Patriotism under Pressure: Lord Rothermere and British Foreign Policy

  • Paul Addison


During the National government of 1931–40 the Conservative party included a substantial, if fluctuating, right wing. Sometimes the Right attacked the government, as over India, and occasionally they applauded it, as over Spain, but they seldom determined policy. Neville Chamberlain, the dominating mind in foreign affairs, was no more influenced by the Anglo-German Fellowship, the society for Hitler’s fellow-travellers in Britain, than Labour governments by Red Clydeside. But as the history of the Labour party requires an understanding of socialism, so the Right merits attention as a component of Conservatism. Perhaps the Right could be defined by their feeling for nationalistic values: at home, the belief that nationality should override sectional claims, and abroad, advocacy of strength and intransigence. If so, the rise of Nazi Germany revealed a loss of self-confidence on the Right since the previous German challenge of the period before 1914. Moreover, the Right were now confused. In traditional John Bull terms, the new Germany posed a threat to British greatness, but on the social plane the Nazis were announcing Germany as the guarantor of Western Europe against Bolshevism. Which, then, was the true enemy, Germany or Russia?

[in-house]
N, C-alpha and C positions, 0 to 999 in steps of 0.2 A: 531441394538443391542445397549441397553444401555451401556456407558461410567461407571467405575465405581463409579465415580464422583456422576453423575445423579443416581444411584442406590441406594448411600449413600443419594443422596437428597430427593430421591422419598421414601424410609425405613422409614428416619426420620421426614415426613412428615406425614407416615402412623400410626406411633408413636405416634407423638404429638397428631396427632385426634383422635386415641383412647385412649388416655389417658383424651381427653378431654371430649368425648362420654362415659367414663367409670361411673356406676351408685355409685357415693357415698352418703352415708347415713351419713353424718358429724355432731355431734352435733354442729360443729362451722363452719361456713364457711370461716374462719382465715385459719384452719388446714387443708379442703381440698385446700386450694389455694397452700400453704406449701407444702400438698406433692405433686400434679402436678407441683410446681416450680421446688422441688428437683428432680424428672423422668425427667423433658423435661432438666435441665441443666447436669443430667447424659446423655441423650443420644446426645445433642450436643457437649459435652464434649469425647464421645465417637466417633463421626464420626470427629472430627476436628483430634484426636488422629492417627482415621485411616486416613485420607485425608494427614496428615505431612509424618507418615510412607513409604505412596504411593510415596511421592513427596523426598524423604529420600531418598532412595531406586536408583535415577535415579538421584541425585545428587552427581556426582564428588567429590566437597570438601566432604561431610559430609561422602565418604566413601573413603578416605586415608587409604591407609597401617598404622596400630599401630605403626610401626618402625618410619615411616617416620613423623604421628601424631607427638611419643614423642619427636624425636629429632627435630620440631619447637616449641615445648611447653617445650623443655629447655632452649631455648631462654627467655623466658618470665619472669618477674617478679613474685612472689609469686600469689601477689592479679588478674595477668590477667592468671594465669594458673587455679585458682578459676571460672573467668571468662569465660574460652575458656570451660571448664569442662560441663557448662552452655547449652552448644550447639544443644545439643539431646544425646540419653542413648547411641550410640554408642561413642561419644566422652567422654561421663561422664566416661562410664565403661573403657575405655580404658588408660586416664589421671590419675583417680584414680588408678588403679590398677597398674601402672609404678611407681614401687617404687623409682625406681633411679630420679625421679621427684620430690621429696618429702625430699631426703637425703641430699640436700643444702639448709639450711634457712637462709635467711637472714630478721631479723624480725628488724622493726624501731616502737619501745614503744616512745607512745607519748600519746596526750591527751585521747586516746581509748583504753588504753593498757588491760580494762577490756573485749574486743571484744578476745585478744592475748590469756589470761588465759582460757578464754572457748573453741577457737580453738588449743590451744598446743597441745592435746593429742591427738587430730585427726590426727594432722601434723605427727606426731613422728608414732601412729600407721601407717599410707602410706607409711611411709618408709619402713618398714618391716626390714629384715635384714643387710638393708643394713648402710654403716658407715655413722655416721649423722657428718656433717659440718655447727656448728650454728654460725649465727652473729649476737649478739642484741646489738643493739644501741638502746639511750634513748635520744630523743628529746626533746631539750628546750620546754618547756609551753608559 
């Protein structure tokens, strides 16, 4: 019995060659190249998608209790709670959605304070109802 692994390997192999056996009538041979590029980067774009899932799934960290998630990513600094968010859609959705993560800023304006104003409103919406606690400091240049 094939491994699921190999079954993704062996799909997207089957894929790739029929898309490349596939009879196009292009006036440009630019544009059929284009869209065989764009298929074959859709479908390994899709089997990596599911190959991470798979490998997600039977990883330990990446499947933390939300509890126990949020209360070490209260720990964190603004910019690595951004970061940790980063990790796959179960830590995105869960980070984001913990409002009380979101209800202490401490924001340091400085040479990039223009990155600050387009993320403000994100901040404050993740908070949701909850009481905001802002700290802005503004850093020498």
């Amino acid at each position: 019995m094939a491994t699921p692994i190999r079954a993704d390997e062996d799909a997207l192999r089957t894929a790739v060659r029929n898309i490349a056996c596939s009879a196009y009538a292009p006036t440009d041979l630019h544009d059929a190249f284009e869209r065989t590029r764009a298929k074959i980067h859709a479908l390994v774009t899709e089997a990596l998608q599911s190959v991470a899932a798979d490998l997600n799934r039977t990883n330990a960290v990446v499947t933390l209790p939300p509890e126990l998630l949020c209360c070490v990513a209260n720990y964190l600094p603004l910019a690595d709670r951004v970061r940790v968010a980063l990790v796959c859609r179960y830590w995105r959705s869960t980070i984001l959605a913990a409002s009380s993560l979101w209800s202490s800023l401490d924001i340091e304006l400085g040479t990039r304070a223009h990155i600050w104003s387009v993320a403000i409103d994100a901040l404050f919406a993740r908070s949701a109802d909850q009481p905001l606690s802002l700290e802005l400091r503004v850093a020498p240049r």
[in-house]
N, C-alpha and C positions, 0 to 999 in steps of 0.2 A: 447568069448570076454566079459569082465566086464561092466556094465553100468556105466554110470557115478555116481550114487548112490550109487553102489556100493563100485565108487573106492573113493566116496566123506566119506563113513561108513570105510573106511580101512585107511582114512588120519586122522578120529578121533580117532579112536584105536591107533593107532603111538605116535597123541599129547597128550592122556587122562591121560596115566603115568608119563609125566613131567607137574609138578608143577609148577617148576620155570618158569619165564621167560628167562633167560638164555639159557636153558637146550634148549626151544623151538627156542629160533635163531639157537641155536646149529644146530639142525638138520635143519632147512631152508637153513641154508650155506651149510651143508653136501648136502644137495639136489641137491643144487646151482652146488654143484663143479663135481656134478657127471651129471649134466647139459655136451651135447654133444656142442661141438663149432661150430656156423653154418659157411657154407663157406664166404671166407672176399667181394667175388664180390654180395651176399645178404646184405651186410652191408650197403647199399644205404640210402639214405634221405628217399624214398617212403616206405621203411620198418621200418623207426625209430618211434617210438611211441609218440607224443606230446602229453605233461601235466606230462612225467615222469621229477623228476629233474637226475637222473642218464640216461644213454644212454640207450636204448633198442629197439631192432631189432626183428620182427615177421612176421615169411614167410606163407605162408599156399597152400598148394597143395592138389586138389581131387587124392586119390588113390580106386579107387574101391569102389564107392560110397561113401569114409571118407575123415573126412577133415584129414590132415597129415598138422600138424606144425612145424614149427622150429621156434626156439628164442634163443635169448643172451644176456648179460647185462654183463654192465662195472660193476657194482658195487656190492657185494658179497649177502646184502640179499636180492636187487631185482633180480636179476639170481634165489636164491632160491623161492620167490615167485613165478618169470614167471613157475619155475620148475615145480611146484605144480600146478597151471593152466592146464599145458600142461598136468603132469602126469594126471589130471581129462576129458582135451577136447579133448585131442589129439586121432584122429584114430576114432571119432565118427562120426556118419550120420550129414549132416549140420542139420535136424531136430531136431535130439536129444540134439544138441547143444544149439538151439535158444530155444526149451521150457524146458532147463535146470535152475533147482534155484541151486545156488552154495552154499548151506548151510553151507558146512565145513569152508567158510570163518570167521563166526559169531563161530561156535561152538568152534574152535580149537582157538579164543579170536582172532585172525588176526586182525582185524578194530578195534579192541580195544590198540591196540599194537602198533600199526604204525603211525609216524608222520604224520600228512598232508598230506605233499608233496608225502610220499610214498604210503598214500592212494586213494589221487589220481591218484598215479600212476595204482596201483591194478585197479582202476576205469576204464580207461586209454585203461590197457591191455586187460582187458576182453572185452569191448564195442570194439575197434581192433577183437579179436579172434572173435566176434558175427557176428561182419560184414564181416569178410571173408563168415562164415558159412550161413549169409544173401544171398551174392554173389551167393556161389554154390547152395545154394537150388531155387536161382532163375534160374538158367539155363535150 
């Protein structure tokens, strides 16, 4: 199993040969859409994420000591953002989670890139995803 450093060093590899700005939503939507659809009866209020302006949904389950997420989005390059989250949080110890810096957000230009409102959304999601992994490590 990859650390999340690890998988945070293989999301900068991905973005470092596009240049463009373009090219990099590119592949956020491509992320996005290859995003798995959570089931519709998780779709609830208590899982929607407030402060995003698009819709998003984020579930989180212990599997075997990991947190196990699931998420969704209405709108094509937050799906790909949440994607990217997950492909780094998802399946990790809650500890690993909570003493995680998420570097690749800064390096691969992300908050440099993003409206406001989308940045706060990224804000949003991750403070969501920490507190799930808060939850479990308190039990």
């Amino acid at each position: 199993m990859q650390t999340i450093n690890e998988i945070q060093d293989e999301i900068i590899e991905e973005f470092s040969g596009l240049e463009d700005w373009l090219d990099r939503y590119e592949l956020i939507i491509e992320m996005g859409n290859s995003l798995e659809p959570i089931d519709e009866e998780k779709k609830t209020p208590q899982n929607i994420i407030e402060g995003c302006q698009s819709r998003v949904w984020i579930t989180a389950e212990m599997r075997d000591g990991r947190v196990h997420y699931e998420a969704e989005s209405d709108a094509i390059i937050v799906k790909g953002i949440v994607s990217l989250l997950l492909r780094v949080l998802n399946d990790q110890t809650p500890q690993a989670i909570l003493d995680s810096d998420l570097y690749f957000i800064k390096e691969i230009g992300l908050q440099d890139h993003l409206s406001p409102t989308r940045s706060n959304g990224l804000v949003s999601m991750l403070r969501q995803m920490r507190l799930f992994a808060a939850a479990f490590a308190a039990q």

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© Paul Addison 1975

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  • Paul Addison

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